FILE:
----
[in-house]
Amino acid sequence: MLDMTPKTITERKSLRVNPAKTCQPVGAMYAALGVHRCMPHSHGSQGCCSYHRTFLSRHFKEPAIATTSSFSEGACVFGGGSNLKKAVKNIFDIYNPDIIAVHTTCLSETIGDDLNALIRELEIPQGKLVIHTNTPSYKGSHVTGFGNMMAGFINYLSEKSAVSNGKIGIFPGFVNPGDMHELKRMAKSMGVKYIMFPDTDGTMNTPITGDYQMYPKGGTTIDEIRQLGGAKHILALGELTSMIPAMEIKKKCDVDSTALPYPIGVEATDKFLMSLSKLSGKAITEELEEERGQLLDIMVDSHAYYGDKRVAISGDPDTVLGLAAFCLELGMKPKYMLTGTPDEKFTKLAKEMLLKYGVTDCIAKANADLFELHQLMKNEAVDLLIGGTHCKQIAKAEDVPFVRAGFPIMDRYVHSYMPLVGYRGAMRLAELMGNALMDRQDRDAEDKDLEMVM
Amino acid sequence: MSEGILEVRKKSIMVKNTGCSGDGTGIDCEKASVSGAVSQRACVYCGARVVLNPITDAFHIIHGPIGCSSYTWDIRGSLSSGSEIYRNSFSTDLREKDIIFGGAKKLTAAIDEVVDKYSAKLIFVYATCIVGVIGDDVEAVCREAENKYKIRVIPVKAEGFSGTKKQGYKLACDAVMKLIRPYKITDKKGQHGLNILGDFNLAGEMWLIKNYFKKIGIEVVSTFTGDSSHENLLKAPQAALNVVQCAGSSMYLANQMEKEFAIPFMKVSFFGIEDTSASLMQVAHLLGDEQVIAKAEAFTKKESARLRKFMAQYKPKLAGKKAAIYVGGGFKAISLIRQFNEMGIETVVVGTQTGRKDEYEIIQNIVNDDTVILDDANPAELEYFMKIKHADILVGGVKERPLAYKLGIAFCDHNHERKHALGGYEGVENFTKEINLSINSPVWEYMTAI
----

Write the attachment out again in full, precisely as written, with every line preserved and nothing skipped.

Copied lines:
[in-house]
Amino acid sequence: MLDMTPKTITERKSLRVNPAKTCQPVGAMYAALGVHRCMPHSHGSQGCCSYHRTFLSRHFKEPAIATTSSFSEGACVFGGGSNLKKAVKNIFDIYNPDIIAVHTTCLSETIGDDLNALIRELEIPQGKLVIHTNTPSYKGSHVTGFGNMMAGFINYLSEKSAVSNGKIGIFPGFVNPGDMHELKRMAKSMGVKYIMFPDTDGTMNTPITGDYQMYPKGGTTIDEIRQLGGAKHILALGELTSMIPAMEIKKKCDVDSTALPYPIGVEATDKFLMSLSKLSGKAITEELEEERGQLLDIMVDSHAYYGDKRVAISGDPDTVLGLAAFCLELGMKPKYMLTGTPDEKFTKLAKEMLLKYGVTDCIAKANADLFELHQLMKNEAVDLLIGGTHCKQIAKAEDVPFVRAGFPIMDRYVHSYMPLVGYRGAMRLAELMGNALMDRQDRDAEDKDLEMVM
Amino acid sequence: MSEGILEVRKKSIMVKNTGCSGDGTGIDCEKASVSGAVSQRACVYCGARVVLNPITDAFHIIHGPIGCSSYTWDIRGSLSSGSEIYRNSFSTDLREKDIIFGGAKKLTAAIDEVVDKYSAKLIFVYATCIVGVIGDDVEAVCREAENKYKIRVIPVKAEGFSGTKKQGYKLACDAVMKLIRPYKITDKKGQHGLNILGDFNLAGEMWLIKNYFKKIGIEVVSTFTGDSSHENLLKAPQAALNVVQCAGSSMYLANQMEKEFAIPFMKVSFFGIEDTSASLMQVAHLLGDEQVIAKAEAFTKKESARLRKFMAQYKPKLAGKKAAIYVGGGFKAISLIRQFNEMGIETVVVGTQTGRKDEYEIIQNIVNDDTVILDDANPAELEYFMKIKHADILVGGVKERPLAYKLGIAFCDHNHERKHALGGYEGVENFTKEINLSINSPVWEYMTAI